In Wisconsin — separate from the 1849 ban — laws requiring mandatory counseling, a mandatory ultrasound and a mandatory 24-hour waiting period prior to an abortion create too many barriers for too many people, Linton said.

Further, women seeking a medication abortion, which also was banned prior to last week, face restrictions in Wisconsin. In most states, the two medications necessary to end a pregnancy can be obtained through one telehealth appointment. Wisconsin women must meet face-to-face over a 24-hour period with the same doctor.

"We still have a long way to go in order to continue to increase access and to make sure all patients in the state can access an abortion as routine health care," Linton said.

Dr. Allie Linton, Planned Parenthood of Wisconsin's associate medical director
Dr. Allie Linton, Planned Parenthood of Wisconsin's associate medical director

More bills moving through Wisconsin Legislature

While abortion access advocates seek to codify a constitutional right, Republican lawmakers testified Tuesday on a set of bills related to the issue. In summaries, the Legislative Reference Bureau said the bills would consider unborn children as dependents to increase tax exemptions; fund grants for families seeking to adopt; further define abortion under state law; and prohibit public employees from engaging in abortion-related work within the scope of their government employment.

The bill adding specifications to the state's definition of abortion seeks "to provide that abortion does not include a physician's performance of a medical procedure or treatment designed or intended to prevent the death of a pregnant woman and not designed or intended to kill the unborn child."

Those exceptions would include an early induction or Cesarean birth performed due to medical emergency, as well as removal of a miscarriage or an ectopic, an embryonic or molar pregnancy — as long as the physician makes "reasonable medical efforts" to save both lives. Violations of the law (by someone other than the mother) would be increased to a Class E felony from a Class H felony — increasing the maximum sentence from six years to 15 years.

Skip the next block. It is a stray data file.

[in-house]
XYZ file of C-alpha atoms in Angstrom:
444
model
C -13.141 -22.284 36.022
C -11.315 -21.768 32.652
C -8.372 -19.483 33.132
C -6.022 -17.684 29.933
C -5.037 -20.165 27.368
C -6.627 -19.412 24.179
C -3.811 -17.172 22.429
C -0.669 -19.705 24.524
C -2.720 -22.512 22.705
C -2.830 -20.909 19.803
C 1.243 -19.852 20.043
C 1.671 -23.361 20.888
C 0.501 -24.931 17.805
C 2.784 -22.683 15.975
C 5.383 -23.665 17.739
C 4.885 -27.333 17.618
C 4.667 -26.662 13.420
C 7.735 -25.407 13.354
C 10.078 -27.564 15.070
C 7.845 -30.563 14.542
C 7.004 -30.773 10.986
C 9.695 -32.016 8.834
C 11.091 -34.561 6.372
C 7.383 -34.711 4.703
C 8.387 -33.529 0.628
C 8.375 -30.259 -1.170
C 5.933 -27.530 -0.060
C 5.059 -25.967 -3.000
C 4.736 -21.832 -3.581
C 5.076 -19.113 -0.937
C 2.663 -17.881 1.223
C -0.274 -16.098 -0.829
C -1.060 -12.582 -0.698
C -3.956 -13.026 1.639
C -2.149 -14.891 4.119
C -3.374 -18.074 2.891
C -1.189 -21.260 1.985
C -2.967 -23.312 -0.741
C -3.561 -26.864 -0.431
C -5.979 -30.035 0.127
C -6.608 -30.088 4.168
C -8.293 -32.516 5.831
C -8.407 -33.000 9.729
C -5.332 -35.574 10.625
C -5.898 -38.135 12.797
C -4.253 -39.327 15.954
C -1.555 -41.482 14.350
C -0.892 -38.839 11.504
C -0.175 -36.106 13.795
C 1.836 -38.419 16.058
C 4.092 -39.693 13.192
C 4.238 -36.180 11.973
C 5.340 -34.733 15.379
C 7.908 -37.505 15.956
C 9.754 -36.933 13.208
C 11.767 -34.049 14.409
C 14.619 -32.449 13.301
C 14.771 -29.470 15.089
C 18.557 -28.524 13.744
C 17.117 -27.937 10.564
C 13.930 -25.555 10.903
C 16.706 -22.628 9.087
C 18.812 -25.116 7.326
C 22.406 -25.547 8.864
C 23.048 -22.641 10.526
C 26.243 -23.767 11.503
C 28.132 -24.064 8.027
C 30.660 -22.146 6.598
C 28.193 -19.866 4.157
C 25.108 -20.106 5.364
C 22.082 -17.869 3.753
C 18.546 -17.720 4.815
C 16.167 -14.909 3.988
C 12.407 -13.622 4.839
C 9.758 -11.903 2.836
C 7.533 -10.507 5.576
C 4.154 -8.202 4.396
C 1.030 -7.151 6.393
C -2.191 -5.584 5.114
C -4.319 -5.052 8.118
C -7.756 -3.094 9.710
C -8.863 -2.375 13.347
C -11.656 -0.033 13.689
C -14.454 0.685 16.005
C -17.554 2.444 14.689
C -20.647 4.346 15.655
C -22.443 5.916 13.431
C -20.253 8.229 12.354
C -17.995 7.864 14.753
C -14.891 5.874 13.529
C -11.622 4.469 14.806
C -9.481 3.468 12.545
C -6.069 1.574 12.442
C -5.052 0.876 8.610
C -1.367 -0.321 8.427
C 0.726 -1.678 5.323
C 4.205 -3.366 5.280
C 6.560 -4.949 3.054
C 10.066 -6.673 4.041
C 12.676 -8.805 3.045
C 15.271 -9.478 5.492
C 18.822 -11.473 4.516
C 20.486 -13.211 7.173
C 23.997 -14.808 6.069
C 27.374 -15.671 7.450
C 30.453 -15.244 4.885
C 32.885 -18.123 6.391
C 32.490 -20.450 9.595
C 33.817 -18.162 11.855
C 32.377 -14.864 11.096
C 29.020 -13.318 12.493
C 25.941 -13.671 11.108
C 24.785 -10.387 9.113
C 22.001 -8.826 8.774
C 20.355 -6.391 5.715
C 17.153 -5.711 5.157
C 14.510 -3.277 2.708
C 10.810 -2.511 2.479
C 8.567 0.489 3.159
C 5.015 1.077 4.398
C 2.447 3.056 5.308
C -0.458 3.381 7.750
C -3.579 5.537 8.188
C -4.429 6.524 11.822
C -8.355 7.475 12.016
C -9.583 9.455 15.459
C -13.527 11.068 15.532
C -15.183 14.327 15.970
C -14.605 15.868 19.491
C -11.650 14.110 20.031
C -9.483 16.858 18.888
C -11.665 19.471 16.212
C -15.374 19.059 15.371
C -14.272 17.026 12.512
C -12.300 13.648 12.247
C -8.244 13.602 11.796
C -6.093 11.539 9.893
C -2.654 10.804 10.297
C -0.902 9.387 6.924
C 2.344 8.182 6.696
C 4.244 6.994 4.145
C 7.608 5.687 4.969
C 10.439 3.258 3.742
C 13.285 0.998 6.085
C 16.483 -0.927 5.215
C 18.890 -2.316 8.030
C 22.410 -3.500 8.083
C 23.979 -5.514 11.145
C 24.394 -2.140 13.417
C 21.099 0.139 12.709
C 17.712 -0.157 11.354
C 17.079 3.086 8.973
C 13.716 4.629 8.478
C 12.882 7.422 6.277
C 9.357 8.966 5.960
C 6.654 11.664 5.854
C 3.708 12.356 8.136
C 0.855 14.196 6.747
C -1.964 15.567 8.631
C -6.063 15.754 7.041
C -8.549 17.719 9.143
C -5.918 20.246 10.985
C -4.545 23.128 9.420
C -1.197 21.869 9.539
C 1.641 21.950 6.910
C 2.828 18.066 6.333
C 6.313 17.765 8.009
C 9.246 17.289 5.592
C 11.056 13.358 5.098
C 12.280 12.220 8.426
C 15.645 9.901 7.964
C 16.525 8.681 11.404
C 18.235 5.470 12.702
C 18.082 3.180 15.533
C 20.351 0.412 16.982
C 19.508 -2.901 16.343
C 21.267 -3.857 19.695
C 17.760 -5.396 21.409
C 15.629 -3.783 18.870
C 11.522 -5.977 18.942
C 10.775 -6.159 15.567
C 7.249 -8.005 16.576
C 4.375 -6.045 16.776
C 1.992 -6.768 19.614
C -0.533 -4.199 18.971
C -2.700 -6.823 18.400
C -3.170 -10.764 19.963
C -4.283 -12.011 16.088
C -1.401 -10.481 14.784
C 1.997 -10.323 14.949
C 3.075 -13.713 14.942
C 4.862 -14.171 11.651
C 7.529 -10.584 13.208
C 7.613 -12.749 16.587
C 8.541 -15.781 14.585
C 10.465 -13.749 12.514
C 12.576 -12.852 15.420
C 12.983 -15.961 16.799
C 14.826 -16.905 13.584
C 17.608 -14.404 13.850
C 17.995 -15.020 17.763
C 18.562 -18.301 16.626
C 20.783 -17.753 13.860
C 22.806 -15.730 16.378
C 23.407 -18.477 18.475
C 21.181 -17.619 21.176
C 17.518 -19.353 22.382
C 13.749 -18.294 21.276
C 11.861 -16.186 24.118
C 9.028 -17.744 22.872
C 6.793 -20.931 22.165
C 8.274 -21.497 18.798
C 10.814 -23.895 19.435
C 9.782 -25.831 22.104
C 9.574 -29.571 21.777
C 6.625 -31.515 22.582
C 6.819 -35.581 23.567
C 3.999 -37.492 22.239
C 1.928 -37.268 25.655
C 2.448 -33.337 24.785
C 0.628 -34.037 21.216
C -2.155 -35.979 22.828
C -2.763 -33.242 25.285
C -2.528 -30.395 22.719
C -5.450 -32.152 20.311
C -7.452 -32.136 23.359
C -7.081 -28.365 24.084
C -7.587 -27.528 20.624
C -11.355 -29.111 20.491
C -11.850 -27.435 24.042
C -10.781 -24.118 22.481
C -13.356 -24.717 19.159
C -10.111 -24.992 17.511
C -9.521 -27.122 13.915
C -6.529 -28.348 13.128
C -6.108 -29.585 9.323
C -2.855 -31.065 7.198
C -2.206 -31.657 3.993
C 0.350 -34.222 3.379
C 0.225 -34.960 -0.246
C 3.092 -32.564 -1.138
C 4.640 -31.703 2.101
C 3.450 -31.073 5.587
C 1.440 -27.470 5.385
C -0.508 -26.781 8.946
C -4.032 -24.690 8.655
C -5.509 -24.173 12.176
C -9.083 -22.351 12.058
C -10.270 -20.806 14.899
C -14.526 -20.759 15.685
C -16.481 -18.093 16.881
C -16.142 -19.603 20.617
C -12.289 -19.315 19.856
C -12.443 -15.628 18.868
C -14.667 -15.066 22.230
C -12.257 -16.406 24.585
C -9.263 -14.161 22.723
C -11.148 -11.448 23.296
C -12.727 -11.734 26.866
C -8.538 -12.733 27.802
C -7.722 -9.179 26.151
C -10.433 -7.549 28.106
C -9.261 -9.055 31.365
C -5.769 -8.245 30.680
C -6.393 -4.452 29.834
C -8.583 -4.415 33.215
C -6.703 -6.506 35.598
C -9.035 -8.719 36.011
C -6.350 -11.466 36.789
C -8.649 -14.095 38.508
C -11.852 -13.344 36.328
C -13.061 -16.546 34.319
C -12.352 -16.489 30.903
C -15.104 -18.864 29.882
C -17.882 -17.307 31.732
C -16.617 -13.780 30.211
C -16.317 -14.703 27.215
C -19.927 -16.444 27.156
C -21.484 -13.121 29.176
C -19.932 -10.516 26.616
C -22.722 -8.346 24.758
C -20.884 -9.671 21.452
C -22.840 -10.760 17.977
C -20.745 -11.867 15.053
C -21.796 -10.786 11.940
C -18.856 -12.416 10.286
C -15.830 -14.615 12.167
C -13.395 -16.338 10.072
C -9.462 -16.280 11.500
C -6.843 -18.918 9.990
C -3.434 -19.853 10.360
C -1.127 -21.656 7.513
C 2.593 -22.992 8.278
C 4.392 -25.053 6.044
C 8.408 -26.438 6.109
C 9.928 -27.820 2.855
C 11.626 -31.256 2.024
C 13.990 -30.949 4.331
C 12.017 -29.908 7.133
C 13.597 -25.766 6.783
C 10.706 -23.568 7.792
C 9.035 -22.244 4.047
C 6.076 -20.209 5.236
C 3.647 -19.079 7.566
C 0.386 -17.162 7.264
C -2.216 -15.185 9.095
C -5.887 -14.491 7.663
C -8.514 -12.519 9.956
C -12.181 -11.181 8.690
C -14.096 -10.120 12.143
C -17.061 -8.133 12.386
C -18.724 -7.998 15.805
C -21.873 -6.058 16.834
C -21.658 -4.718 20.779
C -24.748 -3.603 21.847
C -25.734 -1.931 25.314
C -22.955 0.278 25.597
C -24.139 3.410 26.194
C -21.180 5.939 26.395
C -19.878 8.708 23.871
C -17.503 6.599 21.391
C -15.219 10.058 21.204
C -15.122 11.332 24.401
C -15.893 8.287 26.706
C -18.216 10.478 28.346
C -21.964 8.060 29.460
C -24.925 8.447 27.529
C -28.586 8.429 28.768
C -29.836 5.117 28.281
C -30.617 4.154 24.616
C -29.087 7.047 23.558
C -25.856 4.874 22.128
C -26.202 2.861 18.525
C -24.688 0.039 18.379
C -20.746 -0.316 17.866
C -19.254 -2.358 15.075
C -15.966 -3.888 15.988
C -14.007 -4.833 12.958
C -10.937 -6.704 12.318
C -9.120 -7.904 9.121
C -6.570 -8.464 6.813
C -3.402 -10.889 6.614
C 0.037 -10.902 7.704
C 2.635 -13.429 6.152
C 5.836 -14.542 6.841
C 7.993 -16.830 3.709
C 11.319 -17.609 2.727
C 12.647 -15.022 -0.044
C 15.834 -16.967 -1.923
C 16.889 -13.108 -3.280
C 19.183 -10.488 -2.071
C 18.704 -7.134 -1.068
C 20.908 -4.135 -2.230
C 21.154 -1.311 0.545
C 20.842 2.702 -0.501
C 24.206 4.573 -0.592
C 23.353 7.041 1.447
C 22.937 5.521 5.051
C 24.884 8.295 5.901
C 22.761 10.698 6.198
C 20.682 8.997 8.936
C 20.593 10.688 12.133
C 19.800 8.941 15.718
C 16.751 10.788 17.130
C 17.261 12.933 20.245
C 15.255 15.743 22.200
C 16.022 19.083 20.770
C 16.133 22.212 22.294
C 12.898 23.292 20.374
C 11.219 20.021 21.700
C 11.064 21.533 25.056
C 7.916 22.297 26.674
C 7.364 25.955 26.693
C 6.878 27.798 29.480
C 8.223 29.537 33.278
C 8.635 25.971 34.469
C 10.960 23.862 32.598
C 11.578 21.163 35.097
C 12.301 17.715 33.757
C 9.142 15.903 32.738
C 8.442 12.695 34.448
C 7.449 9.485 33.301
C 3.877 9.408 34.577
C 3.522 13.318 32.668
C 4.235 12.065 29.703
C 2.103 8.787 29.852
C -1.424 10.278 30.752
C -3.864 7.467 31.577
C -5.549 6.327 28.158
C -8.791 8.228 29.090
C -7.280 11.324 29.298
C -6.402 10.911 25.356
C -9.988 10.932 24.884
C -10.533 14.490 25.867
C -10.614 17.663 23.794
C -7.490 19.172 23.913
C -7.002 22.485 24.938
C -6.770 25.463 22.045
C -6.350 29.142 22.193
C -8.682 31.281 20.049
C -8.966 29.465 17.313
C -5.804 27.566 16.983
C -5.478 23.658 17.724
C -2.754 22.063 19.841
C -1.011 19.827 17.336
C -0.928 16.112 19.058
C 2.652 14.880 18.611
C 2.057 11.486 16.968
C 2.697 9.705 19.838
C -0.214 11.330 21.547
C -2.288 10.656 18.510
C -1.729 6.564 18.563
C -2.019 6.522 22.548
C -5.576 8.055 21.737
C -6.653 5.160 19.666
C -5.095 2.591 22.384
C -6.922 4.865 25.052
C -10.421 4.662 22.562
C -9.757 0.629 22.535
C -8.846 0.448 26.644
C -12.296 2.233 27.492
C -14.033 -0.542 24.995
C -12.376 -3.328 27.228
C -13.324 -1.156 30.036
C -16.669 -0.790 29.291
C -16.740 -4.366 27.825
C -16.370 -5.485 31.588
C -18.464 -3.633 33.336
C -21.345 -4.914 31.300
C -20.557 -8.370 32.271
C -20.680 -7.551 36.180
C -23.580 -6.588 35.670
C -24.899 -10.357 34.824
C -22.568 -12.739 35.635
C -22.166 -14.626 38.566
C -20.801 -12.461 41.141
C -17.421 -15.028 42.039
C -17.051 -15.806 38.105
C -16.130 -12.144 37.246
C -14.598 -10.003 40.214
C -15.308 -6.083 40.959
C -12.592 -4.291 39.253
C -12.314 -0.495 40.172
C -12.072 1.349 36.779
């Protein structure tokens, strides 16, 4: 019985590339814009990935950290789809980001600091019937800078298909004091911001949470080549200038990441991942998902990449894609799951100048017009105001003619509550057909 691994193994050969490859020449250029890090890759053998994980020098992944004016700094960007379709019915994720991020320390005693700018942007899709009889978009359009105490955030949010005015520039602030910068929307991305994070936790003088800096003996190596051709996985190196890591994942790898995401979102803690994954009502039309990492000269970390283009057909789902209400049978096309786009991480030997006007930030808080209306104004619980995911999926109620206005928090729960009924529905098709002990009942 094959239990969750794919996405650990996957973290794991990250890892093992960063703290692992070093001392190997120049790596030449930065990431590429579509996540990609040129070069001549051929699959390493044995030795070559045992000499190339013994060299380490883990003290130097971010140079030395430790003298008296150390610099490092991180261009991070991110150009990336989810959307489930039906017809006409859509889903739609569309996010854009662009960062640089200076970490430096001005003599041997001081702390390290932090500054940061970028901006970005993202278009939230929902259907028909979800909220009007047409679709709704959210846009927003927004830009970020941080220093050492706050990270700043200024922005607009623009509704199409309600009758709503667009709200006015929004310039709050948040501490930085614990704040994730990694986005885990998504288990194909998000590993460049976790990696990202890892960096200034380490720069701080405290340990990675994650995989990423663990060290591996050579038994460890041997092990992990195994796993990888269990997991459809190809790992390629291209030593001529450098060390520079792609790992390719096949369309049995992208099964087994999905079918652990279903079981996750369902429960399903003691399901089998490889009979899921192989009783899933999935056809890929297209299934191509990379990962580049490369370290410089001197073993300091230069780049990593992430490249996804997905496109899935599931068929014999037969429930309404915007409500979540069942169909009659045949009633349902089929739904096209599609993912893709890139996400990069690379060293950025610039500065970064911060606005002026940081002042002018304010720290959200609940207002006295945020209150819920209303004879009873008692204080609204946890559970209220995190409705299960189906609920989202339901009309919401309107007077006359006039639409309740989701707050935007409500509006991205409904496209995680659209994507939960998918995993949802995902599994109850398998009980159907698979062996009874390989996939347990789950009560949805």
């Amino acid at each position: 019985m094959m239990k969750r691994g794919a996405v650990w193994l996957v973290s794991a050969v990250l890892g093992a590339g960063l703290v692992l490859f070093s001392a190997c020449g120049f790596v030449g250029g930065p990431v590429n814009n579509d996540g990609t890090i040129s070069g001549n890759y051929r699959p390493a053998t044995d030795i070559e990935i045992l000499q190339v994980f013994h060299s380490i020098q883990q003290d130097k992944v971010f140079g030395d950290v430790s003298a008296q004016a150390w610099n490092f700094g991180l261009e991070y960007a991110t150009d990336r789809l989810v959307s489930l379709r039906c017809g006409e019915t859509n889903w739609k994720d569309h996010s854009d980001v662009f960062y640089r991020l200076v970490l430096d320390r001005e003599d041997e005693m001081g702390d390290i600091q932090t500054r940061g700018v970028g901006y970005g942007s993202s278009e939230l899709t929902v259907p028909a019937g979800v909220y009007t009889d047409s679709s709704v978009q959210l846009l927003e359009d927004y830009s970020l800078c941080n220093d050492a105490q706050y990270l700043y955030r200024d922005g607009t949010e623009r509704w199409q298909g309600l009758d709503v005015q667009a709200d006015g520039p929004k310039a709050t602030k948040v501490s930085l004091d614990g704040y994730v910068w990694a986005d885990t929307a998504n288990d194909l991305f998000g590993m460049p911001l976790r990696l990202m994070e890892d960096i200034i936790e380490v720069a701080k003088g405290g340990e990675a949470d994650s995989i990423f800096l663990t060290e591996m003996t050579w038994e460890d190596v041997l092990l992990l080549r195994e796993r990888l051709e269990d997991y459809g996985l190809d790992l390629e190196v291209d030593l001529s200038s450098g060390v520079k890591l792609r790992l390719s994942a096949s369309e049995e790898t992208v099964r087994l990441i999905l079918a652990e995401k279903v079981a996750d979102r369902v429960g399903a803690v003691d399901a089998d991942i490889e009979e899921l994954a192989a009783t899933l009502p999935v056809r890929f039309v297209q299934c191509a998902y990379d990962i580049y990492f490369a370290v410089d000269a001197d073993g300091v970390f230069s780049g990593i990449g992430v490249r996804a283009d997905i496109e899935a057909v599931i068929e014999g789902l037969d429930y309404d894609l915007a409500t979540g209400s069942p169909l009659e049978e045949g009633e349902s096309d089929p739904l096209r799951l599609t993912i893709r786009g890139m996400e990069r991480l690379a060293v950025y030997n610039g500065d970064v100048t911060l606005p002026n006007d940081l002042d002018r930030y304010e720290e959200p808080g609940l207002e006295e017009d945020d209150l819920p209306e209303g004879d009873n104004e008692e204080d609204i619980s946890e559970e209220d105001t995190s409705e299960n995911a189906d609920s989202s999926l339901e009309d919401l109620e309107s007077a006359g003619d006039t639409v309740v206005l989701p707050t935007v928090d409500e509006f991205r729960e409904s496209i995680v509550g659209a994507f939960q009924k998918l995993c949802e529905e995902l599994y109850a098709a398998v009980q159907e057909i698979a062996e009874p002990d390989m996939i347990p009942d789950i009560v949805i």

"Taken together, the bills demonstrate a clear commitment (to building) back the culture of life that I believe is slowly eroding," Sen. Romaine Quinn, R-Cameron, said during Tuesday's hearing.

Quinn told the Journal Sentinel on Thursday that he is glad to hear that Planned Parenthood does not think the state Constitution currently protects the right to an abortion.

"I think the Legislature is the best place to have this discussion, where we can be thoughtful, careful and open, and hopefully empathic to both sides," Quinn told the Journal Sentinel on Thursday. "I don't think that happens in a court of law in front of a couple of judges. I don't think that's where these decisions are supposed to be made."

Velasquez said there have always been two paths to restoring and protecting abortion access in Wisconsin. For the past 50 years, the legislative path has been used most, with Wisconsin lawmakers passing bills that restrict access.

"I think we have to remember that the anti-choice movement spent nearly 50 years working to overturn Roe v. Wade," Velasquez said. "This is absolutely a marathon and not a sprint."

Jessica Van Egeren is the Milwaukee Journal Sentinel's enterprise health care reporter. She can be reached at

This article originally appeared on Milwaukee Journal Sentinel: Planned Parenthood wants to affirm abortion in Wisconsin Constitution